If the COVID-19 pandemic has given us any silver lining, it's that it has greatly influenced the way our medical society approaches studies and clinical trials. While the worldwide crisis has undoubtedly caused devastation on levels most of us haven't experienced before, it has sparked a recognition of the importance of gender and ethnic diversity in medical research.
As a women's healthcare expert with 35 years of experience, it has long been a goal of mine to convince healthcare providers, researchers, government health organizations and other medical experts that research should always include women and ethnic minorities.
Now more than ever, while we navigate the COVID-19 crisis and continue to address other healthcare concerns (like diabetes and strokes), it's essential that women and minorities sign up to participate in clinical trials to help the medical community better understand these differences. Their participation helps boost medical knowledge of healthcare issues and any existing disparities to, in turn, develop more effective treatment and prevention options.
How do clinical trials work?
There are two main types of clinical trials: interventional and observational. Interventional clinical trials aim to manipulate participants' environments to modify a health process. Observational clinical trials, on the other hand, observe participants' behavior and how different lifestyles may affect a health process. Throughout the COVID-19 pandemic, we have seen both types of studies being used to develop treatments and preventive measures.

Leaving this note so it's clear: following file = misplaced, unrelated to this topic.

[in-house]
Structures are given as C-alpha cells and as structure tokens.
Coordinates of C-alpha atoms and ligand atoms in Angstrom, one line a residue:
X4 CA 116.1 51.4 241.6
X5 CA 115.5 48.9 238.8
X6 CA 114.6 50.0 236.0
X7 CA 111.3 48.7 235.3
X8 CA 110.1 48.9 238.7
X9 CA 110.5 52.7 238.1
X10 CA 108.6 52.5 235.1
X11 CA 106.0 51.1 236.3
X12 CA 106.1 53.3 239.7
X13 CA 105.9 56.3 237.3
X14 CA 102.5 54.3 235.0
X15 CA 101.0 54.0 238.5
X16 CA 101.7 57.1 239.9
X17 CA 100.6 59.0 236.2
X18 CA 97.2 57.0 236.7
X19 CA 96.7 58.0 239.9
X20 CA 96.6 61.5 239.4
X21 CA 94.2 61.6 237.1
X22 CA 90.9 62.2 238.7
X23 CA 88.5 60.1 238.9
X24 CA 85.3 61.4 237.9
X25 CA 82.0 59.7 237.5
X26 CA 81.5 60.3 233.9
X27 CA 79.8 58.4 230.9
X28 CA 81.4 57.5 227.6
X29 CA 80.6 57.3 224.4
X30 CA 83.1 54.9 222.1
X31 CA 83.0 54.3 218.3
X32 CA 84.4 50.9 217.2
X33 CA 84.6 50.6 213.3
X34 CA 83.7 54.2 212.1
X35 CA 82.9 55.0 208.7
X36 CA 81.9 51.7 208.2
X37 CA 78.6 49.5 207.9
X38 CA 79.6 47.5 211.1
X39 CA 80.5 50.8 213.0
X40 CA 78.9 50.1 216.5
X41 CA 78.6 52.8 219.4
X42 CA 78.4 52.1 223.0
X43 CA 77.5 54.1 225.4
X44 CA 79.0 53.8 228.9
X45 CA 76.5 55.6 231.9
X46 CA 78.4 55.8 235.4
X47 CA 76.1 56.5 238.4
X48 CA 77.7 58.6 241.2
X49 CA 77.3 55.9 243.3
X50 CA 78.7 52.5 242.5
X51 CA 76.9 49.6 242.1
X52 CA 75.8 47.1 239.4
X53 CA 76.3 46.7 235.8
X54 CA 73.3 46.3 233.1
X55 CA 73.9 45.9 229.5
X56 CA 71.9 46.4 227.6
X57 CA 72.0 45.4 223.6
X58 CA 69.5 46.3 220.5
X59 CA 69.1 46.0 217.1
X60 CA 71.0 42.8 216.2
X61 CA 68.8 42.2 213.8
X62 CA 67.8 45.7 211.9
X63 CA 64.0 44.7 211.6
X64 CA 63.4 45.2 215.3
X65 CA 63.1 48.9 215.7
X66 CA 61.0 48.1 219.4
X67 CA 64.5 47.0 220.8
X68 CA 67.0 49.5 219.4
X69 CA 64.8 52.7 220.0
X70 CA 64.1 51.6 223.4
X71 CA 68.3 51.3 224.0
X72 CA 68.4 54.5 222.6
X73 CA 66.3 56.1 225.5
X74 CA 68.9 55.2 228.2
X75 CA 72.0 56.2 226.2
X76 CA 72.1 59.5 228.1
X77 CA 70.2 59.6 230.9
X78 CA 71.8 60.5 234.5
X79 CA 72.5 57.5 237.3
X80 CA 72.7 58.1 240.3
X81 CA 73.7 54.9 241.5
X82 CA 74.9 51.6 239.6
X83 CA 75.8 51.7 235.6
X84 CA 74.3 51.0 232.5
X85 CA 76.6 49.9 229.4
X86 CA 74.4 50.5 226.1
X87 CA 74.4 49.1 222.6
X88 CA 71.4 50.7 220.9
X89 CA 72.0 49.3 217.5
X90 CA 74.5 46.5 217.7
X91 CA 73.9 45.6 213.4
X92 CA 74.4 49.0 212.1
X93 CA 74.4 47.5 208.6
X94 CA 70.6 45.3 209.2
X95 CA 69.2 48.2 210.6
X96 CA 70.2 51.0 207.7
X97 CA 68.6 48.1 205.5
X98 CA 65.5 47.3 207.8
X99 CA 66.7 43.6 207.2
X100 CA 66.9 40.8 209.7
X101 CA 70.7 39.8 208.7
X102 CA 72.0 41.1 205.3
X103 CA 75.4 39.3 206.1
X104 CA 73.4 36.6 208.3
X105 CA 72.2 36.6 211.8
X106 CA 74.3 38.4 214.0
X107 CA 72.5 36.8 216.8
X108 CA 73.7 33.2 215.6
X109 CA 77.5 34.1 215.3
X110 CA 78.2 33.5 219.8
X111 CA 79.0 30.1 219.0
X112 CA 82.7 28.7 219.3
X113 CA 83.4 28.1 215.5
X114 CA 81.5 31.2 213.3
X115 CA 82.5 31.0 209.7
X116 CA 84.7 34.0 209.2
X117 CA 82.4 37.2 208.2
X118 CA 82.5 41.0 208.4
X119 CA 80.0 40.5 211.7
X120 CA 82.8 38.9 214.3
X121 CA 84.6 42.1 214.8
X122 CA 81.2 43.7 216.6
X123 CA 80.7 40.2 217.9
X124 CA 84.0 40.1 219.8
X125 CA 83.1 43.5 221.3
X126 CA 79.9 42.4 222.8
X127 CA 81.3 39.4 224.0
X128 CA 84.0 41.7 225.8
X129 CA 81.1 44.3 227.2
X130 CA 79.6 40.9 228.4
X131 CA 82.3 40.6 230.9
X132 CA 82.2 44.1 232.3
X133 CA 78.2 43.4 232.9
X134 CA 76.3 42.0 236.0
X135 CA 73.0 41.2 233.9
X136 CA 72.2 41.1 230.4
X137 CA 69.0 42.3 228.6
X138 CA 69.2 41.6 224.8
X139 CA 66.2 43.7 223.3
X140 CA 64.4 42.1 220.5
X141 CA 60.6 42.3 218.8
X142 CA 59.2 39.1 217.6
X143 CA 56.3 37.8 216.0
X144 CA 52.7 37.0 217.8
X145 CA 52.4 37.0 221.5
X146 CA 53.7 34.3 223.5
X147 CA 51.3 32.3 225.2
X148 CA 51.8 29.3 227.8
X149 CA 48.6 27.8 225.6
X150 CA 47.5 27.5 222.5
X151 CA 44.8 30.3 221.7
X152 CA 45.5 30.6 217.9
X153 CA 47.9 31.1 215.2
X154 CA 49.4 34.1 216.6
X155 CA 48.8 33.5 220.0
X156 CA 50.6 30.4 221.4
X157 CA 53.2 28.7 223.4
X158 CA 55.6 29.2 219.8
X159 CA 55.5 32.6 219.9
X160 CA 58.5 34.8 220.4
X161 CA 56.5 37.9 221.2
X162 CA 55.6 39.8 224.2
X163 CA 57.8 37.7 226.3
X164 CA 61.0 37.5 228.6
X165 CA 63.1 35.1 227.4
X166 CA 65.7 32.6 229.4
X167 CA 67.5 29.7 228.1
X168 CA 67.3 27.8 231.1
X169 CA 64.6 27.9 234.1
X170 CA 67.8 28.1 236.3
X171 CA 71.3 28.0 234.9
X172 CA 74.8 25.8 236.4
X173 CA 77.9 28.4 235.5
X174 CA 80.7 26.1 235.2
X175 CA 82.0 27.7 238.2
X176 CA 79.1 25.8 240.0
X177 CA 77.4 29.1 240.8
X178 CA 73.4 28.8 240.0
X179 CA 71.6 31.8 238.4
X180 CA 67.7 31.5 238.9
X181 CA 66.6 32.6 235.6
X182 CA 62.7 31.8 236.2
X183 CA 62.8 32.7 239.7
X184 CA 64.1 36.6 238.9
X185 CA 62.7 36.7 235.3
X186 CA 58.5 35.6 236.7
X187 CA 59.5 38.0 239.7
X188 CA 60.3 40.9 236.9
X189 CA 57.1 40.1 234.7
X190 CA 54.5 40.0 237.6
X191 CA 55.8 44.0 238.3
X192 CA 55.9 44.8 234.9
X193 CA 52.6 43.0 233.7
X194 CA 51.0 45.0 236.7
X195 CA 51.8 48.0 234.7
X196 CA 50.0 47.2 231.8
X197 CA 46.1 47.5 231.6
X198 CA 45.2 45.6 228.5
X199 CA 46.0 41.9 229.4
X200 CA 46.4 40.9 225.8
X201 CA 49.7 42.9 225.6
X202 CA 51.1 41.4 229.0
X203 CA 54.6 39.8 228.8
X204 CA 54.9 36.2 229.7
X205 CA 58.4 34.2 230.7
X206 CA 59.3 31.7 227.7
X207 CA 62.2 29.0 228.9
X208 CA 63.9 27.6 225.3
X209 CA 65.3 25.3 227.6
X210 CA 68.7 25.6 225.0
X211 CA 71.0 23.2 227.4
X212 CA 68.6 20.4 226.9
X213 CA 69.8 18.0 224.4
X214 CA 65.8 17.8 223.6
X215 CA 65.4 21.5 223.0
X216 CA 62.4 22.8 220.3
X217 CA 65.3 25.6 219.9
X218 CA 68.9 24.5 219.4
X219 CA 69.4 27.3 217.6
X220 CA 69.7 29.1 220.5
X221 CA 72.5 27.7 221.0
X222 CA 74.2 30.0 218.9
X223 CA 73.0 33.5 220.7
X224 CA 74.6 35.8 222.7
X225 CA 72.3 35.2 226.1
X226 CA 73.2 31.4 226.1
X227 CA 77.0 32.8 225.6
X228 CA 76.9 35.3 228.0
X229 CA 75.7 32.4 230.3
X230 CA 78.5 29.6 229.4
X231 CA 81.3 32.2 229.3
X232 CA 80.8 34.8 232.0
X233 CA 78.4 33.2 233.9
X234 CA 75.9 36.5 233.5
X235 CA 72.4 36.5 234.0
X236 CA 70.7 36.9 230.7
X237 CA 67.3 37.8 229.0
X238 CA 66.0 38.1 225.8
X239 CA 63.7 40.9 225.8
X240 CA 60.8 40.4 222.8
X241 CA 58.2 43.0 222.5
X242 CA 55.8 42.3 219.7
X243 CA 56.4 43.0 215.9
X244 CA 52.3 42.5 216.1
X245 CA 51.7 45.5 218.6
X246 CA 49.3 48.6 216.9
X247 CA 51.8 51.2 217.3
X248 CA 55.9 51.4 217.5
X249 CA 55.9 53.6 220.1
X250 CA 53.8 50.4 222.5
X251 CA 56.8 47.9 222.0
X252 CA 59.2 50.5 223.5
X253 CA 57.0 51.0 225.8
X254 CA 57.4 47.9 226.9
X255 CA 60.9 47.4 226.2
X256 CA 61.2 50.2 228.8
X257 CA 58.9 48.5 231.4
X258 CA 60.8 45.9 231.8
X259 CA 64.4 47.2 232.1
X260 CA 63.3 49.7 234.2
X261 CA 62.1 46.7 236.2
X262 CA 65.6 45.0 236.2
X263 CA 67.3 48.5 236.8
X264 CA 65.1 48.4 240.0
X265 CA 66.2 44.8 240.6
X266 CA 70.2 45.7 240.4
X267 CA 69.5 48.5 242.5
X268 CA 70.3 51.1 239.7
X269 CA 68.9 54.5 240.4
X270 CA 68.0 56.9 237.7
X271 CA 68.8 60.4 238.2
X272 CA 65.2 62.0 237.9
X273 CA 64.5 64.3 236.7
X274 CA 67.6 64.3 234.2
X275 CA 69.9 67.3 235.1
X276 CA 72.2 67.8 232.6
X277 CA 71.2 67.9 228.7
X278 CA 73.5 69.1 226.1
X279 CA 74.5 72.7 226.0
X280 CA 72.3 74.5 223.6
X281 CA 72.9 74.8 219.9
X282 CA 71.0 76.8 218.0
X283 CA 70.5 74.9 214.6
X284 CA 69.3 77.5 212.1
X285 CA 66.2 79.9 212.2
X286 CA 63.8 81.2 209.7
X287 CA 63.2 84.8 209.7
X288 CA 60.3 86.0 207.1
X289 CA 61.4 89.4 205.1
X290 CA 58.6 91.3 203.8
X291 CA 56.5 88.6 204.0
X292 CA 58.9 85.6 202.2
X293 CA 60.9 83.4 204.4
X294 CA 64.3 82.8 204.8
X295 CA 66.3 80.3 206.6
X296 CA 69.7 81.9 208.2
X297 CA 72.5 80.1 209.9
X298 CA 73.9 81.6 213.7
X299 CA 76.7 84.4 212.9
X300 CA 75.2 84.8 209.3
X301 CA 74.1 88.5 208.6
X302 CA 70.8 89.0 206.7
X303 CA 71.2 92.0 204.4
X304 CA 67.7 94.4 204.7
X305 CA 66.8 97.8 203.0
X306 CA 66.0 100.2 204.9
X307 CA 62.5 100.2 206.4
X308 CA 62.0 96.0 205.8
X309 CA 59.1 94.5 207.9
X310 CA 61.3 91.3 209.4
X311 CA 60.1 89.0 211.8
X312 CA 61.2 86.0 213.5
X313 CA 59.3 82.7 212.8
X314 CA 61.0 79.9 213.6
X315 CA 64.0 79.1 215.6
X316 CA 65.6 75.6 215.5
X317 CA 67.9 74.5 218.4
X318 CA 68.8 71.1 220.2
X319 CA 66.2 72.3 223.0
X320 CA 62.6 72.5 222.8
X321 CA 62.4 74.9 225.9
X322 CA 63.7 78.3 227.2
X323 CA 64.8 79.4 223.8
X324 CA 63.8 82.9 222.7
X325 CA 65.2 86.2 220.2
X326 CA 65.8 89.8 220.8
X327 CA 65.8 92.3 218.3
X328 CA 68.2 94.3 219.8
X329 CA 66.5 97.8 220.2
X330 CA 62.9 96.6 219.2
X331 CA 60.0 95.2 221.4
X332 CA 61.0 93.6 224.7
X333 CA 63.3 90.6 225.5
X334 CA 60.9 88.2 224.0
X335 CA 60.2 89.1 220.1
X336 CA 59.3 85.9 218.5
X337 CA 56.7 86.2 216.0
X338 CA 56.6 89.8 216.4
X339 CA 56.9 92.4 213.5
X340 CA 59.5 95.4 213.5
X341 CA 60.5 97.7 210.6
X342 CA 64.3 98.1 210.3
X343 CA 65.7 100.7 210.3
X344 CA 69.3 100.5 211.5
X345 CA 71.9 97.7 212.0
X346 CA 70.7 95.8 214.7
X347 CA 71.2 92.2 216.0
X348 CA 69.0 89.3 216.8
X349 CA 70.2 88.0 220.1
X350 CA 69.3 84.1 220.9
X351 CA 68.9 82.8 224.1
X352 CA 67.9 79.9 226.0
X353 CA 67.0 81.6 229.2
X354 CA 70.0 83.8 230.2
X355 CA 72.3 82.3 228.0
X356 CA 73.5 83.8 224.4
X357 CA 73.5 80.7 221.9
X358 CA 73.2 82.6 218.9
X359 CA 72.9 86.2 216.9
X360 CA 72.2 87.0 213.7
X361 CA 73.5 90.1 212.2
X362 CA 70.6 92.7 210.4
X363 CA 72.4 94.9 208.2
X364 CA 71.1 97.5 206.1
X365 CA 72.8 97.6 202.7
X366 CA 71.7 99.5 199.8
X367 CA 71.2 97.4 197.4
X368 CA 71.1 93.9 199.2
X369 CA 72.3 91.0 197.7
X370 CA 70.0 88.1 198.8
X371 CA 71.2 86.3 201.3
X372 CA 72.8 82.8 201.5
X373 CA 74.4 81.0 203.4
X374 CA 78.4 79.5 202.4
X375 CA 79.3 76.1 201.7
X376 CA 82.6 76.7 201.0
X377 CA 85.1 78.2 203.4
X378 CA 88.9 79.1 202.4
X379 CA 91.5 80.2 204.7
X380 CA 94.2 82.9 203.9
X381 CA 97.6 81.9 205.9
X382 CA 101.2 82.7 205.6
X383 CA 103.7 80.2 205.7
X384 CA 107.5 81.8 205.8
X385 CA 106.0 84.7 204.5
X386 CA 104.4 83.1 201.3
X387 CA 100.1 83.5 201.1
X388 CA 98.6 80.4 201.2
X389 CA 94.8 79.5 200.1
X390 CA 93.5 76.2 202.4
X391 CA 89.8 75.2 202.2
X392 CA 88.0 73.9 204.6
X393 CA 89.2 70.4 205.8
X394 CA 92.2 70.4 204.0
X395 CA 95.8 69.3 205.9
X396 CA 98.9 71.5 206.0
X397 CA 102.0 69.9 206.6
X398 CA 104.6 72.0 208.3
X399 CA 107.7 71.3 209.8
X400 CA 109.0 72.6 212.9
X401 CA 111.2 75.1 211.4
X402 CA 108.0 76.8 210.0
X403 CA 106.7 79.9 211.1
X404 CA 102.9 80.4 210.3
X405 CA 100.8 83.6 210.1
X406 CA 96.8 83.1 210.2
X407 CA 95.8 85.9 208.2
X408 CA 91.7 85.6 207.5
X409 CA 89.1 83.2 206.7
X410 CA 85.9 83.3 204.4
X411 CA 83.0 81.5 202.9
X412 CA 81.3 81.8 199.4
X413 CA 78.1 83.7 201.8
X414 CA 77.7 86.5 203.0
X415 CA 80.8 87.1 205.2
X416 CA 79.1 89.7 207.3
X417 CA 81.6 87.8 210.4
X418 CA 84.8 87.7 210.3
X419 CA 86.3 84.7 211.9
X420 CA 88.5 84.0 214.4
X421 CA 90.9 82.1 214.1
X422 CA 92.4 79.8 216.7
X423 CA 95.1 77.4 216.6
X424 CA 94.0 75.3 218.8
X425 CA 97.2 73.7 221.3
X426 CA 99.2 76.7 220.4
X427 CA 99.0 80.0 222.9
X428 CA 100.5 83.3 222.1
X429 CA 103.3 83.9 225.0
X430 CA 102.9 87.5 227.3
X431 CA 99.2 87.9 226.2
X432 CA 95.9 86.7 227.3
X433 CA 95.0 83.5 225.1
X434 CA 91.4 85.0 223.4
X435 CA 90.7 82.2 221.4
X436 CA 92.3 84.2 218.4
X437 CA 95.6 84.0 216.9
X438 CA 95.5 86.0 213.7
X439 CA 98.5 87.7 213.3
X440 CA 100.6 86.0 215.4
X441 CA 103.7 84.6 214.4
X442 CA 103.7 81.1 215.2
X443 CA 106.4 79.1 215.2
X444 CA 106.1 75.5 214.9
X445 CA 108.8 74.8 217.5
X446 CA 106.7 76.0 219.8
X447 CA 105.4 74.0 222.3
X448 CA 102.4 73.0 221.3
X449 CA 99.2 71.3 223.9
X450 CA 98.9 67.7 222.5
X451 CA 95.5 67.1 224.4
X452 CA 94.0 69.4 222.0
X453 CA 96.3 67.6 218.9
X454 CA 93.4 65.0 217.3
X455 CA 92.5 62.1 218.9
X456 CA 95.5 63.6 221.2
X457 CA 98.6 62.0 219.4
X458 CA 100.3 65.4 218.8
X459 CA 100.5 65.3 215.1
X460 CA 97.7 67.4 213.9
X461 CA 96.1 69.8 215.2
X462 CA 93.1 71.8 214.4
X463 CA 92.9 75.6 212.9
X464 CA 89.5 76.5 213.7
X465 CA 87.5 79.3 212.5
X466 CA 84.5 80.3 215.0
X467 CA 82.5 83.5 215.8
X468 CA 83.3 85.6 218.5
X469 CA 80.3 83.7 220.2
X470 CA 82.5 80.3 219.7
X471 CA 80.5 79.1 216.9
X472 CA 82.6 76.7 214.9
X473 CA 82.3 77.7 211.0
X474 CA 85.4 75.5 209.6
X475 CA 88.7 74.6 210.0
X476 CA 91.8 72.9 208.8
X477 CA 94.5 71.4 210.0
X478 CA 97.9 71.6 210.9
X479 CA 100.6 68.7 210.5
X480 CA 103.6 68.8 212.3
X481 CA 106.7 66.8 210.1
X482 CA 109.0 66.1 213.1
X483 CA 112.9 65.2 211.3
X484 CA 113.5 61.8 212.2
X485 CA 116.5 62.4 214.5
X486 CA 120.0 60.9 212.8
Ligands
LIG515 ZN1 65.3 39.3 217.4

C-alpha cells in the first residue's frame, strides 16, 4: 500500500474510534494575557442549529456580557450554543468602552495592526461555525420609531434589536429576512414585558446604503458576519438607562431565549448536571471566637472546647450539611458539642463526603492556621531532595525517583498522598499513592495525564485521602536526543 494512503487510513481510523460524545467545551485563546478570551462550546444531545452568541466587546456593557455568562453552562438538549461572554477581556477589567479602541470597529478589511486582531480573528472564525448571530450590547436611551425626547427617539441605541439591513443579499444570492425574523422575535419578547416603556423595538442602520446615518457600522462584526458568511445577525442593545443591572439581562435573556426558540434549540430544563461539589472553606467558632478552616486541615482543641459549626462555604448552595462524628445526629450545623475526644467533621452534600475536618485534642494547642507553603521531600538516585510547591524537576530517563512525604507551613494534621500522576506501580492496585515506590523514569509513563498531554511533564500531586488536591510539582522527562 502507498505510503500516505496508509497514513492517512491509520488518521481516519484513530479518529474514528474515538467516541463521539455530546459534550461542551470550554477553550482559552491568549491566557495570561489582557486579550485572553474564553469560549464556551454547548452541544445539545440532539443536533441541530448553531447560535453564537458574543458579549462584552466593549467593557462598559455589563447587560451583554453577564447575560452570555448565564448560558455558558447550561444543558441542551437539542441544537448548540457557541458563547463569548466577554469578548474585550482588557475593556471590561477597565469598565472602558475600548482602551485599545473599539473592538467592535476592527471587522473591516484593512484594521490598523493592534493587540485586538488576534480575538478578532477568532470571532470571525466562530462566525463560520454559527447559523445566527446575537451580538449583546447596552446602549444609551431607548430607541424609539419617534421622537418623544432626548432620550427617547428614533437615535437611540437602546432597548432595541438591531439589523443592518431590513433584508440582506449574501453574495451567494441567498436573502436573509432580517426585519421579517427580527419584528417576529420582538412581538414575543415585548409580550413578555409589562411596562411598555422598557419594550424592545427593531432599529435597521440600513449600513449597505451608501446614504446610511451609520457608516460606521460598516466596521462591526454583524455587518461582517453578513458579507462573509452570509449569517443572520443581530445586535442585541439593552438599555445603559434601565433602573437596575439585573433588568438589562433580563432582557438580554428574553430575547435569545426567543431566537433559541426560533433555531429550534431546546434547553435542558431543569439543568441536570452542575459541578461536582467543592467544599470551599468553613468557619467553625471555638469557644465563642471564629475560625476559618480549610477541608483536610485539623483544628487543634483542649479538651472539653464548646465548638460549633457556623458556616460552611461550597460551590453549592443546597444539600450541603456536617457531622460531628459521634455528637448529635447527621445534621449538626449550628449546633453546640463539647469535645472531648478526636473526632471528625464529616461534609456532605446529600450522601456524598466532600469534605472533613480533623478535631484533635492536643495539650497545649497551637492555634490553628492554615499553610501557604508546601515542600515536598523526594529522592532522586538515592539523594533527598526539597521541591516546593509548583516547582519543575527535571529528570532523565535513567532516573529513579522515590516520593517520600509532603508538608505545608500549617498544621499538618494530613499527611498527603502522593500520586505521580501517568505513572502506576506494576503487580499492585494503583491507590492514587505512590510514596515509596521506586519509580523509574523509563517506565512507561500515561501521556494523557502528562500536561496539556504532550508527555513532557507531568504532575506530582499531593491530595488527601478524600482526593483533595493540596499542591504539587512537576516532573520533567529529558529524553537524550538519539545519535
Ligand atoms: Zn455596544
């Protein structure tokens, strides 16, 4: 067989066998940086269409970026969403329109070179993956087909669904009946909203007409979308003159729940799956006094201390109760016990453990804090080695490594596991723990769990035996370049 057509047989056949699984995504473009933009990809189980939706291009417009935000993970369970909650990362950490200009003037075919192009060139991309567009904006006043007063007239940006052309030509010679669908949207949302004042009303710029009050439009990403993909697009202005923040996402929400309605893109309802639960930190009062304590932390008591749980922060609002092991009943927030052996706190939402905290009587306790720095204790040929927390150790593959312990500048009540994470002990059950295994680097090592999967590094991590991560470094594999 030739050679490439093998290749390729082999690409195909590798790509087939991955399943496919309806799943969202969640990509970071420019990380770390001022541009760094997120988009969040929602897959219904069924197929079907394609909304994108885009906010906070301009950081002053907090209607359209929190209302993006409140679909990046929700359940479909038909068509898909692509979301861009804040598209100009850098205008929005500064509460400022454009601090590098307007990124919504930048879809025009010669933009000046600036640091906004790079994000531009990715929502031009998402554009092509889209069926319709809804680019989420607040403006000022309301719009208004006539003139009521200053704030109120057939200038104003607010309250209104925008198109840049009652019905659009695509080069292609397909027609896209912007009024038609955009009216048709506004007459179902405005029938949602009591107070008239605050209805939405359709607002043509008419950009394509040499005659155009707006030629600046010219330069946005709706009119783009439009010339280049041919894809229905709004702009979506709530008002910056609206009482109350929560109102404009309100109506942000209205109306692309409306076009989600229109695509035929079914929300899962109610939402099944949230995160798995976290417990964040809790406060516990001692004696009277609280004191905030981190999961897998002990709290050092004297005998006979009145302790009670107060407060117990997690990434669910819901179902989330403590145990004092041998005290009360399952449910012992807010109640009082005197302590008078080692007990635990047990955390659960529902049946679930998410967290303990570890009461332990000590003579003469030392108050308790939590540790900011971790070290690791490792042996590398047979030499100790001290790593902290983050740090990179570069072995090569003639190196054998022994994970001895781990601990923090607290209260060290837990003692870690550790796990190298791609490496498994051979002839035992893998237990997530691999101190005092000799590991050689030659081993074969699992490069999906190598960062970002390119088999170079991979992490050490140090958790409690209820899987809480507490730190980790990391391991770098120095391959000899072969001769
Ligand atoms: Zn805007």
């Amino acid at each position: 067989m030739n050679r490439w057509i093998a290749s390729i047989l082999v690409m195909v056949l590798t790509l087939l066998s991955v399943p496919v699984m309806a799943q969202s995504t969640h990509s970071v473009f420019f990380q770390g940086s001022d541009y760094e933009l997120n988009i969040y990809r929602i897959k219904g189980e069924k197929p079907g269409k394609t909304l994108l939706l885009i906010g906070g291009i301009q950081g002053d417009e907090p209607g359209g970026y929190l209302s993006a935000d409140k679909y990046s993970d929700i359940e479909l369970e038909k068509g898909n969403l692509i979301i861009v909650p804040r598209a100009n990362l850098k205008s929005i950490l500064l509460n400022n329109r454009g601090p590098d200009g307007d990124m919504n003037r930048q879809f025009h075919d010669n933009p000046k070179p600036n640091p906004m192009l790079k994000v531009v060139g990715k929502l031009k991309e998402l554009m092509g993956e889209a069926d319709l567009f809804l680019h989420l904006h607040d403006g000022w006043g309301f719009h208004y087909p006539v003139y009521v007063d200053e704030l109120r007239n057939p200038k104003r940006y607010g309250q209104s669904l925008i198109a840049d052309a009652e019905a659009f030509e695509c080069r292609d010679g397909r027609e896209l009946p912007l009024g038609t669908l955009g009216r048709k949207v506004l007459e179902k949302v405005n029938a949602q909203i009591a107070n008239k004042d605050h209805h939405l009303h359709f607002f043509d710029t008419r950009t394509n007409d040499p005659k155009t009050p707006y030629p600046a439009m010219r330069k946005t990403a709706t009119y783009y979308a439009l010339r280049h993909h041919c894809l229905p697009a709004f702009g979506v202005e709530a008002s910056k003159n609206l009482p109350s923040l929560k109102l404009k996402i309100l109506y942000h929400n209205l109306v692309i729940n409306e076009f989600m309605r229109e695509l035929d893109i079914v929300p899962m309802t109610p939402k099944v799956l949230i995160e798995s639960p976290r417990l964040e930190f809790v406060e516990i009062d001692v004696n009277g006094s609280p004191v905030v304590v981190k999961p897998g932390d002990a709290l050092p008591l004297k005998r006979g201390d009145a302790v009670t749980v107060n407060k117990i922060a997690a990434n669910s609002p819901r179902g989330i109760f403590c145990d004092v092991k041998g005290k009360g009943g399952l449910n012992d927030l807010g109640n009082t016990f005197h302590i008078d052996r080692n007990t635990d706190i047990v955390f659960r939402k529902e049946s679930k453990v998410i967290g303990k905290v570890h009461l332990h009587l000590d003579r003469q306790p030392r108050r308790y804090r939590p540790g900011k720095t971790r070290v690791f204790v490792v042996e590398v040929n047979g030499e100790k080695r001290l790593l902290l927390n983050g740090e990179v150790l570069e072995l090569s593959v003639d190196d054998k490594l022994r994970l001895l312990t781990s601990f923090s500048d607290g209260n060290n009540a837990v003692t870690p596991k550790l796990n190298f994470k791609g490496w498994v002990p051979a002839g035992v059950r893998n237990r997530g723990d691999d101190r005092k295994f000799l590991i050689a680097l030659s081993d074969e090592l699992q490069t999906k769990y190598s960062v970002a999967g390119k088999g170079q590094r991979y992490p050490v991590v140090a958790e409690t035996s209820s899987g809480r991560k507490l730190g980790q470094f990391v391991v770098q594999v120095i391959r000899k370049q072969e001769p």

Clinical trials are usually completed in a series of five phases before reaching FDA approval. Phases 0 and 1 begin with very small groups of people to determine safety and dosage of a drug that is being tested. Phase 2 then studies a larger group for a longer period of time and looks at efficacy and side effects. Phase 3 once again grows in size and duration, further monitoring efficacy and potential adverse reactions and comparing the new drug to an existing one. The final phase includes the largest pool of participants to rule out any lingering concerns.